I was still half asleep when Buddy (a dog we are watching for our friends while they are away) dragged his wet and slobbery tongue across my cheek. Time to wake up!
Temperatures were predicted to reach 70 degrees in Boston, with slightly cooler temperatures on the Cape. The day had infinite potential.
Yet I knew any fishing would have to wait until much later in the night.
Several new online business opportunities would be taken care of first. I was excited to show these potential clients how the internet could help improve their businesses - and their quality of life.
Once Buddy the dog had taken care of "his business" I packed all my fishing and camera equipment into my car and hit the road. This way I would already have everything I needed, for whenever I got the chance to wet a line.
Things were progressing smoothly and by late afternoon this past Wednesday I was ready for my final (and most exciting) meeting of the day.
At 4pm I sat down with Phil Howarth of Goose Hummock – a shop located in the town of Orleans specializing in fishing, boating and outdoor equipment.
Phil and I discussed new ideas about how Goose Hummock and My Fishing Cape Cod could work together on projects that would benefit the Cape Cod fishing community.
One project we discussed (which will launch this season) is for experts from the Goose Hummock staff to contribute on a weekly basis to the MFCC podcast.
More on this new idea coming soon…
It was nearly dark by the time Phil and I finished our discussion. As the sun began to set, a cool and crisp westerly breeze started to blow across the Cape.
The air temperature was dropping and the wind increasing. I wasn't sure if I really wanted to spend what would certainly be a dark and cold night, wading alone through the backwaters of an estuary.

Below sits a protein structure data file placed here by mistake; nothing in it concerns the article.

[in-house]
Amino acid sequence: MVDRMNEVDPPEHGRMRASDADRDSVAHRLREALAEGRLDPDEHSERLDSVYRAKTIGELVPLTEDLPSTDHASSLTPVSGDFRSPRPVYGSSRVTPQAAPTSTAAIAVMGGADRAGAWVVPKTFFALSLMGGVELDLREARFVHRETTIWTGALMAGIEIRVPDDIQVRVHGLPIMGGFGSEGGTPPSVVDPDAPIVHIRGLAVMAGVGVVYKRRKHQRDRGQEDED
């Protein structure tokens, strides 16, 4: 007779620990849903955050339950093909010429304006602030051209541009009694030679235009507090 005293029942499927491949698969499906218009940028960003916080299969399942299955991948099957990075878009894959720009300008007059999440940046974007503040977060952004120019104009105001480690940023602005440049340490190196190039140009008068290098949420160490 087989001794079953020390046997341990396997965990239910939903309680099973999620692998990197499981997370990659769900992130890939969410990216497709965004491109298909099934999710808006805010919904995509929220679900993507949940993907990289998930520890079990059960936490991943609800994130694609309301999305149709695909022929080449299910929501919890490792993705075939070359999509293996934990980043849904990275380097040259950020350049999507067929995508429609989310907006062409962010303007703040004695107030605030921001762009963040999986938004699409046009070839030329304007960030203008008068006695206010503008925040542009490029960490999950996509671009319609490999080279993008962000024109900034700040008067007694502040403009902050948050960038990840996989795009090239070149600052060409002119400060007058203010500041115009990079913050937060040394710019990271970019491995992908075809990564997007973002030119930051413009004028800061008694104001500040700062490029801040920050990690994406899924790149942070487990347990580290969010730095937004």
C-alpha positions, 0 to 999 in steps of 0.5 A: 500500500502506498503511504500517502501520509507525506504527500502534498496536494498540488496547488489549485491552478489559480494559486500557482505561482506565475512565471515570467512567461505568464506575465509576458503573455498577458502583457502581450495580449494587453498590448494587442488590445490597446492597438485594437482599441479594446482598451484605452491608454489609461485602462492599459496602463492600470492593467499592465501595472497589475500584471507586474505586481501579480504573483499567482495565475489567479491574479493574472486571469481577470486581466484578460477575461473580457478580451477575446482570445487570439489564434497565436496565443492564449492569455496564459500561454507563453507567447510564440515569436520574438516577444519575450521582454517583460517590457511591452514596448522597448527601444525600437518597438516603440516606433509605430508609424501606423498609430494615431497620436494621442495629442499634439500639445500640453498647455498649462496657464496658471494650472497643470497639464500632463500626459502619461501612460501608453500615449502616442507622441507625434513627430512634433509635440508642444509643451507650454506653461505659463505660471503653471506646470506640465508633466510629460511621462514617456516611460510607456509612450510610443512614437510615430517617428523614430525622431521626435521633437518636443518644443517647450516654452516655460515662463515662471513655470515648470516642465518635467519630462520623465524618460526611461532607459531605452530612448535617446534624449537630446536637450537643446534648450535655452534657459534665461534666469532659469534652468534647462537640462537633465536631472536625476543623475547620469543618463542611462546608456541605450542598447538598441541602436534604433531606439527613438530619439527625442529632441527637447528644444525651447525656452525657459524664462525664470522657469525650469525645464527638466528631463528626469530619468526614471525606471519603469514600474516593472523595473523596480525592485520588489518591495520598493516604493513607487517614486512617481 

I checked my phone and noticed several text messages and a voice mail from MFCC member and contributor Dex Chadsey. Dex had spent the day fishing and exploring the Cape in search of the elusive holdover striper.
Dex had enjoyed a beautiful and warm sunny day, but the holdovers were nowhere to be found. I hopped in my car full of fishing gear, unsure exactly where to go or what to do.
I pulled into a grocery store parking so I could think things through. Suddenly I felt inspired to fish. I changed into my waders, organized my tackle and prepared my GoPro cameras.
45 minutes later and my car is parked in a hidden spot among million dollar homes. Very quietly I begin my trek towards the water.
Time To Fish
The night was pitch black, with no moon. The dim light of stars hovered above my head, and a cold breeze swept across the water, smacking me in the face.
So far my new waders were holding up well, despite getting stuck in a briar patch while en route to the waters edge. Last week my old waders sprung a leak, and by the time I caught my first striper, I could no longer feel my toes.
I began casting and wading through the mud and muck. I retrieved my lure as slow as possible, and waded even slower, carefully watching my step and moving at the pace of a snail.
Extreme caution must be taken when fishing this particular area.
The bottom in some spots is like quicksand, and I have sunk in up to my thighs. If you are inexperienced, then I do not recommend fishing the backwaters of estuaries alone.